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Rookie Andujar better than expected defensively

23-year-old has worked hard to improve; Yankees' bullpen dominating in June
Special to MLB.com

ST. PETERSBURG -- There was little doubt Yankees prospect Miguel Andujar was ready offensively when he was called up to replace the injured Brandon Drury at third base. Heading into Saturday afternoon's game, Andujar was batting .289, second among Major League rookies, with 35 extra-base hits, the most in the Majors. It has been his defense at the hot corner, however, that Yankees manager Aaron Boone has seen the greatest progress.

"When I started watching Andujar in the winter, I felt like there was a ways to go for him," Boone said. "But I also felt like he could do it. I would say at this point he has passed those expectations."

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ST. PETERSBURG -- There was little doubt Yankees prospect Miguel Andujar was ready offensively when he was called up to replace the injured Brandon Drury at third base. Heading into Saturday afternoon's game, Andujar was batting .289, second among Major League rookies, with 35 extra-base hits, the most in the Majors. It has been his defense at the hot corner, however, that Yankees manager Aaron Boone has seen the greatest progress.

"When I started watching Andujar in the winter, I felt like there was a ways to go for him," Boone said. "But I also felt like he could do it. I would say at this point he has passed those expectations."

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In his 57 starts at third base, Andujar has made just four errors in 128 total chances for a .969 fielding percentage, and he continues to get better every day, according to Boone. "All around, he's been an impact player for us," Boone said. "It's a credit to him because he works really hard. The work he puts in on a daily basis has made him a solid third baseman."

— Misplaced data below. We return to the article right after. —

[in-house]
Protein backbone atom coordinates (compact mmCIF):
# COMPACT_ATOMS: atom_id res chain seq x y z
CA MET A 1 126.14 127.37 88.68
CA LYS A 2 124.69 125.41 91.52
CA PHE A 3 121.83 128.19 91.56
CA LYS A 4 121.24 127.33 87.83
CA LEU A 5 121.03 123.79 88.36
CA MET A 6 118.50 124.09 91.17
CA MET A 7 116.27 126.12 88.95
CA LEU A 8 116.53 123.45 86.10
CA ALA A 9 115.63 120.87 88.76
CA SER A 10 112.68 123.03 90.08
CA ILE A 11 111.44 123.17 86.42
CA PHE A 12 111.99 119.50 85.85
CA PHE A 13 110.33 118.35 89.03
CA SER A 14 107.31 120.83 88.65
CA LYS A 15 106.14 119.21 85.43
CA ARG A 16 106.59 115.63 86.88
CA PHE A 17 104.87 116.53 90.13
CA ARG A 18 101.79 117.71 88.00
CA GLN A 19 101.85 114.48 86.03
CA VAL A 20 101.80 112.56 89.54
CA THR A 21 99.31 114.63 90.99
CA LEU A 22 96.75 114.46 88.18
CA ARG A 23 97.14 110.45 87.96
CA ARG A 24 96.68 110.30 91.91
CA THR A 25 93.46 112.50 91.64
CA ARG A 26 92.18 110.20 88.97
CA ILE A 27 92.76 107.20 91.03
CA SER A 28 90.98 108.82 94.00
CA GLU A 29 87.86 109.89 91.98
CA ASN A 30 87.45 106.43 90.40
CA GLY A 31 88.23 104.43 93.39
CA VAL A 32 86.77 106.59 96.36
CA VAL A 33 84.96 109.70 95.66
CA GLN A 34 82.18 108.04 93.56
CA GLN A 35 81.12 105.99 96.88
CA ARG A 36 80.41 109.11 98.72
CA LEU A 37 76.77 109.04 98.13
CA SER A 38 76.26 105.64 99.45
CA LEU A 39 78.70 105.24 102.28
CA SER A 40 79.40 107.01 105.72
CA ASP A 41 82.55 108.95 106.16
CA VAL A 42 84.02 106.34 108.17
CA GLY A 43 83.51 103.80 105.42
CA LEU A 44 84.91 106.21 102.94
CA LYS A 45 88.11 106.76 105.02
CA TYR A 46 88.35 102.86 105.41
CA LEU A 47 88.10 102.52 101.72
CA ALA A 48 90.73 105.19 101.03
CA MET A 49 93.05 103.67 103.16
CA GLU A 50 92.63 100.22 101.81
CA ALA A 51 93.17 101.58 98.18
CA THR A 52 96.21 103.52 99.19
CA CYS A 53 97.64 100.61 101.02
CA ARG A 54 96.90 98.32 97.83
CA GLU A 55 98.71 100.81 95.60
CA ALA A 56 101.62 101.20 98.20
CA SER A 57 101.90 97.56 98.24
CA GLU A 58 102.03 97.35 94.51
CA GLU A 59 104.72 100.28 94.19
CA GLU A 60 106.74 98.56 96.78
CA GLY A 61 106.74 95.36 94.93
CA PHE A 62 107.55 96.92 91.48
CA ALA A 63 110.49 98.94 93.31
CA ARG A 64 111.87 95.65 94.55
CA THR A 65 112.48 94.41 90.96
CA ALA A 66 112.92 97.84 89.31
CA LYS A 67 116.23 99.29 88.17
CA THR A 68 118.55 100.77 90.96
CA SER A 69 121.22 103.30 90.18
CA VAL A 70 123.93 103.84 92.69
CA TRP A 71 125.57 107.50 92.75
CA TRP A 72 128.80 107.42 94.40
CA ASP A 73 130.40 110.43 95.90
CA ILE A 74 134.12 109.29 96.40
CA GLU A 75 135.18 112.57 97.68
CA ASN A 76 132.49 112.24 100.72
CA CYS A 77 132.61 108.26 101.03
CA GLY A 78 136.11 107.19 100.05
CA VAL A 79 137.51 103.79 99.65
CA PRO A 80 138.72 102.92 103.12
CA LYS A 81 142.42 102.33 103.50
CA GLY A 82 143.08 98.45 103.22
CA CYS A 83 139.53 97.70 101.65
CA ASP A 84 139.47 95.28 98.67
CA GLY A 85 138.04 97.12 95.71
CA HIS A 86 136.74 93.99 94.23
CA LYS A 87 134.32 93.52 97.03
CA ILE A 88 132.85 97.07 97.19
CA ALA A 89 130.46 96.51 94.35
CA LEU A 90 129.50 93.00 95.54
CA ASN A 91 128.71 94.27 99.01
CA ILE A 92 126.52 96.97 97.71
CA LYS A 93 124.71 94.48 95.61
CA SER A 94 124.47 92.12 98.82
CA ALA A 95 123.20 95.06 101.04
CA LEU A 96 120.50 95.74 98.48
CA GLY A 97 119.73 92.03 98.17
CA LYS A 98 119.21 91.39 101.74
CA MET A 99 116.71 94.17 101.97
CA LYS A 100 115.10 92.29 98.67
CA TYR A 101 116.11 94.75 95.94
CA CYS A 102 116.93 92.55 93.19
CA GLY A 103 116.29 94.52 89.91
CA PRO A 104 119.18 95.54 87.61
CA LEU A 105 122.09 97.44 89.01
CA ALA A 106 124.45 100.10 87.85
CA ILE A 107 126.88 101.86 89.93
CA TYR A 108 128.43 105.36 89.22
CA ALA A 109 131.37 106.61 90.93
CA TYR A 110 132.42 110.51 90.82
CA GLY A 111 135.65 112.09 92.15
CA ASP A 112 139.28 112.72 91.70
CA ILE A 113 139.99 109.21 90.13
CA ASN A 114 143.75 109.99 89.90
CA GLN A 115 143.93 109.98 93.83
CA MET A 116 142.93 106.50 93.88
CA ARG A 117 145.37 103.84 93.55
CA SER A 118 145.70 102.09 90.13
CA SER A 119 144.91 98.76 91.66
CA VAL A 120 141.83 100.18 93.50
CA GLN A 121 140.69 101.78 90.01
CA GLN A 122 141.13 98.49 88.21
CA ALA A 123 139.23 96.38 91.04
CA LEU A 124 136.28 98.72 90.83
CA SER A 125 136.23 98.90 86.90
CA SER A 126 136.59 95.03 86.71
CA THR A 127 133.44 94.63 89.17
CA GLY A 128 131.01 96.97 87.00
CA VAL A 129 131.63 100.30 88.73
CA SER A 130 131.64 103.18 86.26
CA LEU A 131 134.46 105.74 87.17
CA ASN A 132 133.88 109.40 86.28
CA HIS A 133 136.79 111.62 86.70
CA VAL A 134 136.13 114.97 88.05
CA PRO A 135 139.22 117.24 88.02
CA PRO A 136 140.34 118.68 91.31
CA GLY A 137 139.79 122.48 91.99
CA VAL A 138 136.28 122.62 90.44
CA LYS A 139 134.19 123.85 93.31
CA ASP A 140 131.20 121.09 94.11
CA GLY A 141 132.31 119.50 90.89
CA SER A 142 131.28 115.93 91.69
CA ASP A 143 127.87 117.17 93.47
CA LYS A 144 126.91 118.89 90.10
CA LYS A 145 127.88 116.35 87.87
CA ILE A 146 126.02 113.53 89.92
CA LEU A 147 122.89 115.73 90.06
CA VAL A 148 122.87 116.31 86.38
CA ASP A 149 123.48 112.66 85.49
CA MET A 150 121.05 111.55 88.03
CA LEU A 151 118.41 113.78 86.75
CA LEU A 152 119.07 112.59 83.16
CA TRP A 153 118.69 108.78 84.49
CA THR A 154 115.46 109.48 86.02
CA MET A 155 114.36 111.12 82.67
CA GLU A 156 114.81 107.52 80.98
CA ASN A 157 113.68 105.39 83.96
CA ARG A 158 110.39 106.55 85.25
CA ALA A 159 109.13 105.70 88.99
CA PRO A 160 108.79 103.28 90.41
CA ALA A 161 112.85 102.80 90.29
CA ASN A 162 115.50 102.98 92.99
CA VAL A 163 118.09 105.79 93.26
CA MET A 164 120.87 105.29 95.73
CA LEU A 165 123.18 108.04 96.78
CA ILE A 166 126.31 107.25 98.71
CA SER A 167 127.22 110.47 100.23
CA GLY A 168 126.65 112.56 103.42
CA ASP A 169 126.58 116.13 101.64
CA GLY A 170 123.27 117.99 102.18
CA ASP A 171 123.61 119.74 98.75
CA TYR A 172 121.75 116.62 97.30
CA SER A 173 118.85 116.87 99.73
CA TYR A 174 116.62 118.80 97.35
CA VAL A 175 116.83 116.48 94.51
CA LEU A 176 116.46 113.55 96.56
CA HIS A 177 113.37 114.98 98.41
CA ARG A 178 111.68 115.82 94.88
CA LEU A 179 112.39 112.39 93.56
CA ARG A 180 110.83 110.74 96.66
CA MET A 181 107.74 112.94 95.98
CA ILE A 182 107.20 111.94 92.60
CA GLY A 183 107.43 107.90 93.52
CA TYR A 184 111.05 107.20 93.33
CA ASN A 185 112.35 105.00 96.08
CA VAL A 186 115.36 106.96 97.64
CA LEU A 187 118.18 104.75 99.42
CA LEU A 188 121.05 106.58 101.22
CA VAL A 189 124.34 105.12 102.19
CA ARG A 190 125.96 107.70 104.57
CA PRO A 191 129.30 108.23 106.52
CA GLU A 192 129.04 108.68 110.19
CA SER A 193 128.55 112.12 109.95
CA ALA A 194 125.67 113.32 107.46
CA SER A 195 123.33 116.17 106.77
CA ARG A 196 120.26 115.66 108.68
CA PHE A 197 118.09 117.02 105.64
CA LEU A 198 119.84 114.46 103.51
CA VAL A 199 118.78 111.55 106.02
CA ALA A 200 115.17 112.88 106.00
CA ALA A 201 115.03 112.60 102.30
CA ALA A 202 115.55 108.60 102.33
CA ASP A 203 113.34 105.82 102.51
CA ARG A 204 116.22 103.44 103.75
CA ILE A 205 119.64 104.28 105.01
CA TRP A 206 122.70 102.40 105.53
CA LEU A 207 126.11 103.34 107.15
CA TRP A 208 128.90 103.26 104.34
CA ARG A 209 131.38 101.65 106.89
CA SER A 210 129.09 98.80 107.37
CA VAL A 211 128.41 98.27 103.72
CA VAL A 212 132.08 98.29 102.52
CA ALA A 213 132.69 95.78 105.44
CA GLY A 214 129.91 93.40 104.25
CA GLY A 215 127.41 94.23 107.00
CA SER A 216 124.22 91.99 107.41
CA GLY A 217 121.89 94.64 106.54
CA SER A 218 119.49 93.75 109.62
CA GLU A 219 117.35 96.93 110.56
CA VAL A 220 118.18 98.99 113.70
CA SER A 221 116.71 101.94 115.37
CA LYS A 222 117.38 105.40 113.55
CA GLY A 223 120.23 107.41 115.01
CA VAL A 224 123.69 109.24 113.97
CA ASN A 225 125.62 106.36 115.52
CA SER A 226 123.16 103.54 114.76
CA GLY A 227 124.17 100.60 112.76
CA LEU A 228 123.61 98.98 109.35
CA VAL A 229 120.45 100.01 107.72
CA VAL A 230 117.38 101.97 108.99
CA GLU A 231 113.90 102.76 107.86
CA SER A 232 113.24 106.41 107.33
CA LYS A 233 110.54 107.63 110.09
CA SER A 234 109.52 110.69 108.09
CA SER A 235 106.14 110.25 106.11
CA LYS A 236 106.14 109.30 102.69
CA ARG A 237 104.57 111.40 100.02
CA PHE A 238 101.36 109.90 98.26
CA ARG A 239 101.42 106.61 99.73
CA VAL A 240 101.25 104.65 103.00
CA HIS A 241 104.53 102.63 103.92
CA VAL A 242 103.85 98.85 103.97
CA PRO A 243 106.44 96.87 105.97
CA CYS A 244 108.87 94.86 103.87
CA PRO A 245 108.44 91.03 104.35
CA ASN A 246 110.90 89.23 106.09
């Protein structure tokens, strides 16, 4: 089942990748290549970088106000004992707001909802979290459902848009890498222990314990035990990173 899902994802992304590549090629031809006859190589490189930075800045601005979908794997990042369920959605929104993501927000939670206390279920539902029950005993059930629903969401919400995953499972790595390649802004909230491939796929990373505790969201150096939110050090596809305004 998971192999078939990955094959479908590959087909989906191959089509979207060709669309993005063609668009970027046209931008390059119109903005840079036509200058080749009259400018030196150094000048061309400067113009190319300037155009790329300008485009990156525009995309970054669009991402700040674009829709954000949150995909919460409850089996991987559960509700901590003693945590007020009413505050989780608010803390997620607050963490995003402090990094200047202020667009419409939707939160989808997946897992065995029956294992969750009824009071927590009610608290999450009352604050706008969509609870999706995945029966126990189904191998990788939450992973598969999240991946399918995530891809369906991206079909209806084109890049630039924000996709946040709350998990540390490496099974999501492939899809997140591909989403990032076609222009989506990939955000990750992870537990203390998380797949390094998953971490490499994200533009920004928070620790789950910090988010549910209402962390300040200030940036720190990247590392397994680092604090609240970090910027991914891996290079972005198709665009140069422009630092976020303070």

Video: SEA@NYY: Andujar leaps to snag liner, end the inning

Planning for bullpen days

The Yankees will face Tampa Bay's non-traditional pitching rotation in every game of this three-game set. Before Saturday's game, the Rays announced that the team will also use another reliever as an "opener" to start Sunday's game. The strategy worked out well in the first game of the series, when six Rays relievers combined to allow just one earned run on five hits.

When it comes to filling out his lineup card, Boone admitted there isn't much he can do as far as a counter strategy when the opposing team runs out a succession of relievers.

"You do the best you can to make out the lineup with people in mind, but I don't think you can obsess too much over it," Boone said. "I think you can overthink it when trying to play the prediction game. We feel pretty good about the guys we roll out there."

Boone said that his priority when setting his lineups has more to do with getting guys days off while his team is on an extended road trip.

Relief crew

The Rays' bullpen days might be working for them, but the Yankees are having a bullpen month.

The Yankees' bullpen as a whole has not allowed an earned run in 14 of its last 18 games and have a combined ERA of 0.68 in its last 53 1/3 innings. During that span, opponents are batting just .198 against them, lowest in the Majors, and are stranding runners at an 86.8 percent clip, second only to the A's (87.3)

Video: SEA@NYY: Chapman fans Gordon to secure a series sweep

Leading the way has been closer Aroldis Chapman, who has not been scored upon in 11 June appearances while striking out 16 hitters in 10 1/3 innings. Chapman isn't the only member of the bullpen to dominate over the last few weeks. Dellin Betances has allowed just one hit in his last 12 appearances, striking out 22 batters along the way. David Robertson has had similar success over his last 12 games, allowing just one earned run.

Part of the success of the bullpen can be tied to the success of the pitching staff as a whole in the month of June. This month, the Yankees have a 2.14 ERA as a team, best in the Majors.

J. Scott Butherus is a contributor to MLB.com.

New York Yankees, Miguel Andujar